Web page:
by Tina Olivero


    Canada’s production and delivery of oil products, natural gas and electricity contributes about $170 billion to Canada’s GDP. The energy industry is one of the most important contributors to Canada’s economy and provides the foundation for our health care, education, and other social services in the country. According to Natural Resources Canada:

    • In 2018, Canada’s energy sector directly employed more than 269,000 people and indirectly supported over 550,500 jobs
    • Canada’s energy sector accounts for over 11% of nominal Gross Domestic Product (GDP)
    • Government revenues from energy were $14.1 billion in 2017
    • More than $799 million was spent on energy research, development, and deployment by governments in 2017-18
    • Canada is the sixth largest energy producer, the fifth largest net exporter, and the eighth largest consumer


    Renewable energy is also extremely important and it’s oil and gas that’s going to get us there. The new energy mix will see renewables rise as well as oil and gas production increases. Together they will make up our new energy future.

    Based on energy demand, Canada’s Energy Future predicts that we will have increases in the production of crude oil and natural gas from 2018 to 2040. Crude oil production will grow by nearly 50%, to around seven million barrels per day. Natural gas will increase by over 30%, to over 20 billion cubic feet per day.

    That translates to massive-opportunity for Canadians and it is the critical baseline of infrastructure needed for renewable energy success.


    The more oil wells drilled offshore Newfoundland, the higher the probability of finding oil. So the answer to Eastern Canada’s prosperity in terms of energy is simple: drill more! 

    In the past, we have had the problem of not reaching our drilling potential because of extremely slow environmental approval processes; sometimes up to 10 times slower than other places in the world. When environmental assessment approvals take too long oil companies will decide to invest in other regions where they can go from oil exploration to discovery much faster; places like Guyana for example.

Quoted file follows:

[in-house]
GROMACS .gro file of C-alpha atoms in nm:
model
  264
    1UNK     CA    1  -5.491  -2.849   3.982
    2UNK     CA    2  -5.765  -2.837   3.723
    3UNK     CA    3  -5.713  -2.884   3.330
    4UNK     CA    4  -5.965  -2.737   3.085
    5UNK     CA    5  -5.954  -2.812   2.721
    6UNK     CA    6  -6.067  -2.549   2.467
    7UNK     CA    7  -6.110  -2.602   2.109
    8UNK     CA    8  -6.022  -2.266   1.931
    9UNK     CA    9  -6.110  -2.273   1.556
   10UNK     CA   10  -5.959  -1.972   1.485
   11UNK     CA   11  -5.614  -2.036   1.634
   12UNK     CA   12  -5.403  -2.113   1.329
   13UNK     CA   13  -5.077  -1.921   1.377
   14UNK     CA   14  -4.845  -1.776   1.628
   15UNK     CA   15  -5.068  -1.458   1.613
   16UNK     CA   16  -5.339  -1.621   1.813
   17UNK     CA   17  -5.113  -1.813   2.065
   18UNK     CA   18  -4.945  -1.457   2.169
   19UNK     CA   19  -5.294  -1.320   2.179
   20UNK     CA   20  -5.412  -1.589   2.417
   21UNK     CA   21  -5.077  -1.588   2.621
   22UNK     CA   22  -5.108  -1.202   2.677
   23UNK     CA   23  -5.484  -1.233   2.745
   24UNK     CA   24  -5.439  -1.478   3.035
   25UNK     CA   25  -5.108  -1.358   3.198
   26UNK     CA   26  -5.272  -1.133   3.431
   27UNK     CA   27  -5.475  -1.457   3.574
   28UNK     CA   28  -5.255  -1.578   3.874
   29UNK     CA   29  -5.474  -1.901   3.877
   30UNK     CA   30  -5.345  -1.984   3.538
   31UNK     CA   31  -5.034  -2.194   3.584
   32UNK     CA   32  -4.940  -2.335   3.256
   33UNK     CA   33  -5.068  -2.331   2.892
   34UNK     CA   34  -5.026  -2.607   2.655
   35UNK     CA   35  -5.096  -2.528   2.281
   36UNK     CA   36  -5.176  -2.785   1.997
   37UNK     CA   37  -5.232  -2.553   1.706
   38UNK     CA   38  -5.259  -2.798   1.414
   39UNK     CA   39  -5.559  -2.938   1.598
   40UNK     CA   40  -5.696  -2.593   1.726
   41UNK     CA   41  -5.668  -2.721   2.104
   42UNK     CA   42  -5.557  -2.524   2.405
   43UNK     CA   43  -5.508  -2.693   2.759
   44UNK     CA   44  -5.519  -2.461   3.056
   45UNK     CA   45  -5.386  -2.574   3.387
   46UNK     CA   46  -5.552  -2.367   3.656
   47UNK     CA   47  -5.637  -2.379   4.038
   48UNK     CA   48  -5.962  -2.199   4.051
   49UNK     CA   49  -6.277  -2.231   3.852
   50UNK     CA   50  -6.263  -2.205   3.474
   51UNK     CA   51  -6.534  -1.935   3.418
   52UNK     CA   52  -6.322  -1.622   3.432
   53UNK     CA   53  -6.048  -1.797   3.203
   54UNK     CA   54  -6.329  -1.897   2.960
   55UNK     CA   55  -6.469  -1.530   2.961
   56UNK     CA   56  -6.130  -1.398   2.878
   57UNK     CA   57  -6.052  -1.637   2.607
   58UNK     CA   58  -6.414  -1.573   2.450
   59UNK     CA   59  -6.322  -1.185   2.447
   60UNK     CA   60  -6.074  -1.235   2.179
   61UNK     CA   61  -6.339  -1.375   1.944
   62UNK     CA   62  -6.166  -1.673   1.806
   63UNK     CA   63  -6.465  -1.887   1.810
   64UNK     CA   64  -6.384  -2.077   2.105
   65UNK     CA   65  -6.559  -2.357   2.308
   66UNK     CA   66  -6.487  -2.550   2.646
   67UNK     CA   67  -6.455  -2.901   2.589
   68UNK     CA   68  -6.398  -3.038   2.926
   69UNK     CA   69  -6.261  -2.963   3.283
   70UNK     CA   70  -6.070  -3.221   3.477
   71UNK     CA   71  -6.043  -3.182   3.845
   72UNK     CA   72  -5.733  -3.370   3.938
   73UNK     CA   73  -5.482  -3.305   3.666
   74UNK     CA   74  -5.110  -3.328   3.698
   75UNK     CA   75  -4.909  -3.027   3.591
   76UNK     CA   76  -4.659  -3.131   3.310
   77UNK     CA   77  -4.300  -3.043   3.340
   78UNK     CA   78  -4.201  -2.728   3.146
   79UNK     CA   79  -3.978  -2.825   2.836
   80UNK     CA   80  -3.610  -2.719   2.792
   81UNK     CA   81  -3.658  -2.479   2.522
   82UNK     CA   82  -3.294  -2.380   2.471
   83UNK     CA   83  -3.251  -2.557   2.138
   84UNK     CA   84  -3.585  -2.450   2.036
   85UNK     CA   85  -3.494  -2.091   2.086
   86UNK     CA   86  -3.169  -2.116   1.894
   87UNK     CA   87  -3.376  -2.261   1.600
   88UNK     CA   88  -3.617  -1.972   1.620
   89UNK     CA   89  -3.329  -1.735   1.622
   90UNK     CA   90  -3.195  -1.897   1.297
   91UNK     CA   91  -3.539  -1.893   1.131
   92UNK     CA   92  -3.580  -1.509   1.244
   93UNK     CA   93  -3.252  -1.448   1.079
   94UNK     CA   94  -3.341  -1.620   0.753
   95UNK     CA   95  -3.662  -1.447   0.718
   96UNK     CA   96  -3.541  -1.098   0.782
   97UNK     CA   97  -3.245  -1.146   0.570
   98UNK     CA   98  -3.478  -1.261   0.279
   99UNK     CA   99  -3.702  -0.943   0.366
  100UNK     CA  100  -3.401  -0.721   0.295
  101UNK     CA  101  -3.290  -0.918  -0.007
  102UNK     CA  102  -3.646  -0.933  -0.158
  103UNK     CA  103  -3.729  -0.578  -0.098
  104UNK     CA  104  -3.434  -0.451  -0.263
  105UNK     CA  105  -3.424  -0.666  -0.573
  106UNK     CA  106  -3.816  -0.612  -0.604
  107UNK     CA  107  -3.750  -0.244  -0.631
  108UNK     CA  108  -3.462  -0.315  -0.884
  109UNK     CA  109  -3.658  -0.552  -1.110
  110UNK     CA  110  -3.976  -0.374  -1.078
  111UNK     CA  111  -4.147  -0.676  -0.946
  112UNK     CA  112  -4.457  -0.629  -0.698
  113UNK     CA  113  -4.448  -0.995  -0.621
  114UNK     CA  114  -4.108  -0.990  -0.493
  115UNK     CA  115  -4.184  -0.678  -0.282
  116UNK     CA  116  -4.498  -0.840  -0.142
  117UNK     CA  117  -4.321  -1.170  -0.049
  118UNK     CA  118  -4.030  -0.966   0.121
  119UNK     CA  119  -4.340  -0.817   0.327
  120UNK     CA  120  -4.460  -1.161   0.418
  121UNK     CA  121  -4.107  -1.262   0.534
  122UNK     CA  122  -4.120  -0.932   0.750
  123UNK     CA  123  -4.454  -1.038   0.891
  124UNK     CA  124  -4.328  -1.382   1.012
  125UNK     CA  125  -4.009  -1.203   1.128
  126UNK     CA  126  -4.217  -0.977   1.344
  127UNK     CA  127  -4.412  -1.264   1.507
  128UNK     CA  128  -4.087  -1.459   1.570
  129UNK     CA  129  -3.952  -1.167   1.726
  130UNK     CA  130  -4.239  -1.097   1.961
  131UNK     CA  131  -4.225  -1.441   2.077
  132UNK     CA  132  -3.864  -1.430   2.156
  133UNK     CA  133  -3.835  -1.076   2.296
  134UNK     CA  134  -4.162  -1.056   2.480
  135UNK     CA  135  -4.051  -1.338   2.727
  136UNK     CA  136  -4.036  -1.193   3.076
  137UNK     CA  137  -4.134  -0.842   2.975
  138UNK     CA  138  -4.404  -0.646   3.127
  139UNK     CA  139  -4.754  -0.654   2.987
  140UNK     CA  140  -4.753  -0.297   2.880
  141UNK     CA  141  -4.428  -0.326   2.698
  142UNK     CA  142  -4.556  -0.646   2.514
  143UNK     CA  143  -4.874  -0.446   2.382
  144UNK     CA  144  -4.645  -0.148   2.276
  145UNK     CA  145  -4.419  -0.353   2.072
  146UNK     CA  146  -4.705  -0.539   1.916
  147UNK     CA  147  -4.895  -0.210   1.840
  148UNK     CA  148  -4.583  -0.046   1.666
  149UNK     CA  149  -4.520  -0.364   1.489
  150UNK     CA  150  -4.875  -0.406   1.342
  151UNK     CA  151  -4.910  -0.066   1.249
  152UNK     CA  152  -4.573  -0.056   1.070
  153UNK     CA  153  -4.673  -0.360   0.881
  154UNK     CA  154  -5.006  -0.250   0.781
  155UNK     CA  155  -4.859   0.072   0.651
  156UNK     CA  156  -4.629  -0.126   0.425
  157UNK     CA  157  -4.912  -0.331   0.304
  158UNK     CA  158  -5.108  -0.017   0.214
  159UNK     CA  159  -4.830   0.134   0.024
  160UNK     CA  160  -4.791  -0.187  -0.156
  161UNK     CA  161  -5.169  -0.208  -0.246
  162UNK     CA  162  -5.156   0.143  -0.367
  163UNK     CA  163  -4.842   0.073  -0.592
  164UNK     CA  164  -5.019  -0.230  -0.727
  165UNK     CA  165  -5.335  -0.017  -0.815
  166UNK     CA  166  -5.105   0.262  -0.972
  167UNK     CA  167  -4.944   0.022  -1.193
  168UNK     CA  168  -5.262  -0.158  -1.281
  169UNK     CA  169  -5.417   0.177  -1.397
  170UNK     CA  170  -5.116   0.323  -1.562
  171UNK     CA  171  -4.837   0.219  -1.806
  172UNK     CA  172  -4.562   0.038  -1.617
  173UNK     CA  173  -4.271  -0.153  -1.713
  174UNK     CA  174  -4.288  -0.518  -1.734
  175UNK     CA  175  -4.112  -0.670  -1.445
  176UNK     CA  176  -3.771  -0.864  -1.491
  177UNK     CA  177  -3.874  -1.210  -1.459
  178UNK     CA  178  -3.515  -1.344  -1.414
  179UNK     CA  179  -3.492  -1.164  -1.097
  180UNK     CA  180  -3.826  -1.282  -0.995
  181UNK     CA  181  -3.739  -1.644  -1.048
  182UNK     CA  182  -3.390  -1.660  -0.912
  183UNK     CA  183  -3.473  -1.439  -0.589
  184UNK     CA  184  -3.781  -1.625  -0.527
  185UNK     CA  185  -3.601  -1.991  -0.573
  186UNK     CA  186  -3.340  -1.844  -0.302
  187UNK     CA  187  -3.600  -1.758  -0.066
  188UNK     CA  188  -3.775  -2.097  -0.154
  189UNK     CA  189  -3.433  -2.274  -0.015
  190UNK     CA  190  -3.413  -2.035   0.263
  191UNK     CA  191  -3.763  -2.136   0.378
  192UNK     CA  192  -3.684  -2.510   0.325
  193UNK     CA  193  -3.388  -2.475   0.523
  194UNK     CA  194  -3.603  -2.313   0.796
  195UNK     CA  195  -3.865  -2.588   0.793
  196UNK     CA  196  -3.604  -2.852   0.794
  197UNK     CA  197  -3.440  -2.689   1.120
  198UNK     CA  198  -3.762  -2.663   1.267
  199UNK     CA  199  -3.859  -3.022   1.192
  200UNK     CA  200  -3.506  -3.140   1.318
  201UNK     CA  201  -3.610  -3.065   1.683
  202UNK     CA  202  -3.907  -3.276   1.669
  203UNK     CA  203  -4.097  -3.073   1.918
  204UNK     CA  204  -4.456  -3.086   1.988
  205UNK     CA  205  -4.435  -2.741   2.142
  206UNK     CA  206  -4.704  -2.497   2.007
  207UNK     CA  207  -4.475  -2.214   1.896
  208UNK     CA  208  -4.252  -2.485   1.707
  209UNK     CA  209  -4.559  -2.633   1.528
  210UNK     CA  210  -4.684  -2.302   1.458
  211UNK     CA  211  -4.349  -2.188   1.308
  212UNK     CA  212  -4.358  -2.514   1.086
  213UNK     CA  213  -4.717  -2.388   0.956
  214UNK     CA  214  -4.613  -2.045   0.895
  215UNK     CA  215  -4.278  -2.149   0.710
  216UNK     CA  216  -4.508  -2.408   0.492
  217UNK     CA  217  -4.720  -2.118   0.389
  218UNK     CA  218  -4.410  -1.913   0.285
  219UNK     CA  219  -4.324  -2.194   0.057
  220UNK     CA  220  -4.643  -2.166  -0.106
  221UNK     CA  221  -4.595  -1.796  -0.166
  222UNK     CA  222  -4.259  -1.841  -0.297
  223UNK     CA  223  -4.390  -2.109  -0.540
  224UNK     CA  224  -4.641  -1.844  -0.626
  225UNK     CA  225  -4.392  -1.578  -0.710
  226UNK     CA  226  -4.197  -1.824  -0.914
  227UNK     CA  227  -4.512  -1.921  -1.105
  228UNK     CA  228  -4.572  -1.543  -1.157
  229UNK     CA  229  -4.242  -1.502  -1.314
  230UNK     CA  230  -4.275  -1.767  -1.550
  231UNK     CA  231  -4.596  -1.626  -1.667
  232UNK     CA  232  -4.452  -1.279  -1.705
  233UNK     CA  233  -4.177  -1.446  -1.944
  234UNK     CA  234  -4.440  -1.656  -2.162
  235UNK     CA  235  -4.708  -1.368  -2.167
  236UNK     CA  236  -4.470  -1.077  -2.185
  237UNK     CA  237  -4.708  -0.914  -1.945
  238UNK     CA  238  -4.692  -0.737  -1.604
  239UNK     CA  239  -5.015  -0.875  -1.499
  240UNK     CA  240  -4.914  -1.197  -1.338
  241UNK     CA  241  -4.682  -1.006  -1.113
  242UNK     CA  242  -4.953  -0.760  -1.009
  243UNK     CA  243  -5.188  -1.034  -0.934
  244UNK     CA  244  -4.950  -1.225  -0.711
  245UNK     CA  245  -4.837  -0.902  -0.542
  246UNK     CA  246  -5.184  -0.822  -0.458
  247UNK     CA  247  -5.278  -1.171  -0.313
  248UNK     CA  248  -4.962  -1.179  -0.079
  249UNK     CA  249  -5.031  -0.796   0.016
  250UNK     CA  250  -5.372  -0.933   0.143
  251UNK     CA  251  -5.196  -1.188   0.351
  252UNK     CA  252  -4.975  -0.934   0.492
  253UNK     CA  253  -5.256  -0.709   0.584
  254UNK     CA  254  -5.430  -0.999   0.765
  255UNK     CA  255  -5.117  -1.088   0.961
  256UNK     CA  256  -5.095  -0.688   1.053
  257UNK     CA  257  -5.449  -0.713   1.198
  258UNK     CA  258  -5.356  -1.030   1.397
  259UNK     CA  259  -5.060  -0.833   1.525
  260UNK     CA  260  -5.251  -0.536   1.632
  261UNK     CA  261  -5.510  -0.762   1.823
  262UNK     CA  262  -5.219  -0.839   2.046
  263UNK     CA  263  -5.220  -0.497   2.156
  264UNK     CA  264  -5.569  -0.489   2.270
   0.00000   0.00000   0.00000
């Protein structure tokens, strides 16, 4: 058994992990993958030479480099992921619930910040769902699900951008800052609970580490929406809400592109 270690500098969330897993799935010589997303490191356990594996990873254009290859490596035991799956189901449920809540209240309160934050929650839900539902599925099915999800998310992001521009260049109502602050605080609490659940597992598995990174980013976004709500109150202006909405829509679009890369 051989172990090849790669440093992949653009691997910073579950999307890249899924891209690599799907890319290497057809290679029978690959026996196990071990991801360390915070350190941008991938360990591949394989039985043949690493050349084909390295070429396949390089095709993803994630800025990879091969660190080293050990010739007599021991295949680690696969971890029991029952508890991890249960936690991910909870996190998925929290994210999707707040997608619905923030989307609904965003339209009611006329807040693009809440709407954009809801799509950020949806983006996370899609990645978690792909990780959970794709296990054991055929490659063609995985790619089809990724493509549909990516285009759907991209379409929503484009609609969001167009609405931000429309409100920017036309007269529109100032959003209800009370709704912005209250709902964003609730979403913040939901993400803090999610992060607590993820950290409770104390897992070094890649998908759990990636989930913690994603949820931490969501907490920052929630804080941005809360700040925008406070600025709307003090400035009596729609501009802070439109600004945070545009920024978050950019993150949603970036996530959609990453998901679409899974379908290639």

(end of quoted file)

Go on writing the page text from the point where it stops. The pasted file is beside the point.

It’s not anybody’s fault that these processes were long and labourious. It came out of the strong demand for a safe and environmentally conscious way forward. Today we have the challenge of ensuring both faster exploration time frames and the highest environmental stewardship takes place. These are the tasks of the day and the challenge of the provincial and federal governments combined. 


    Speeding up environmental approvals in Newfoundland and Labrador is the key to ensure drilling offshore Newfoundland meets its potential. That and having more skin in the game. For example, Canada could be more like Norway and be a primary investor in its oil and gas resources. Norway has had upwards of 60% equity shares in many of its North Sea projects which have also led to them becoming the strongest nation on earth with a $trillion+ trust fund. This fund is not only the foundation of the countries prosperity but it is the most powerful asset they have for bringing in renewable energy. They can afford to do so.

    The good news is, environmental assessment protocol in Canada is about to change. To be globally competitive and environmentally responsible at the same time, Canada’s new approach will be more like other successful oil and gas offshore regions of the world. For example, Norway’s offshore drilling environmental assessment process usually takes an average of 90 days. In Australia, it’s about 110 days. Comparatively Offshore Newfoundland’s has been 900 + days.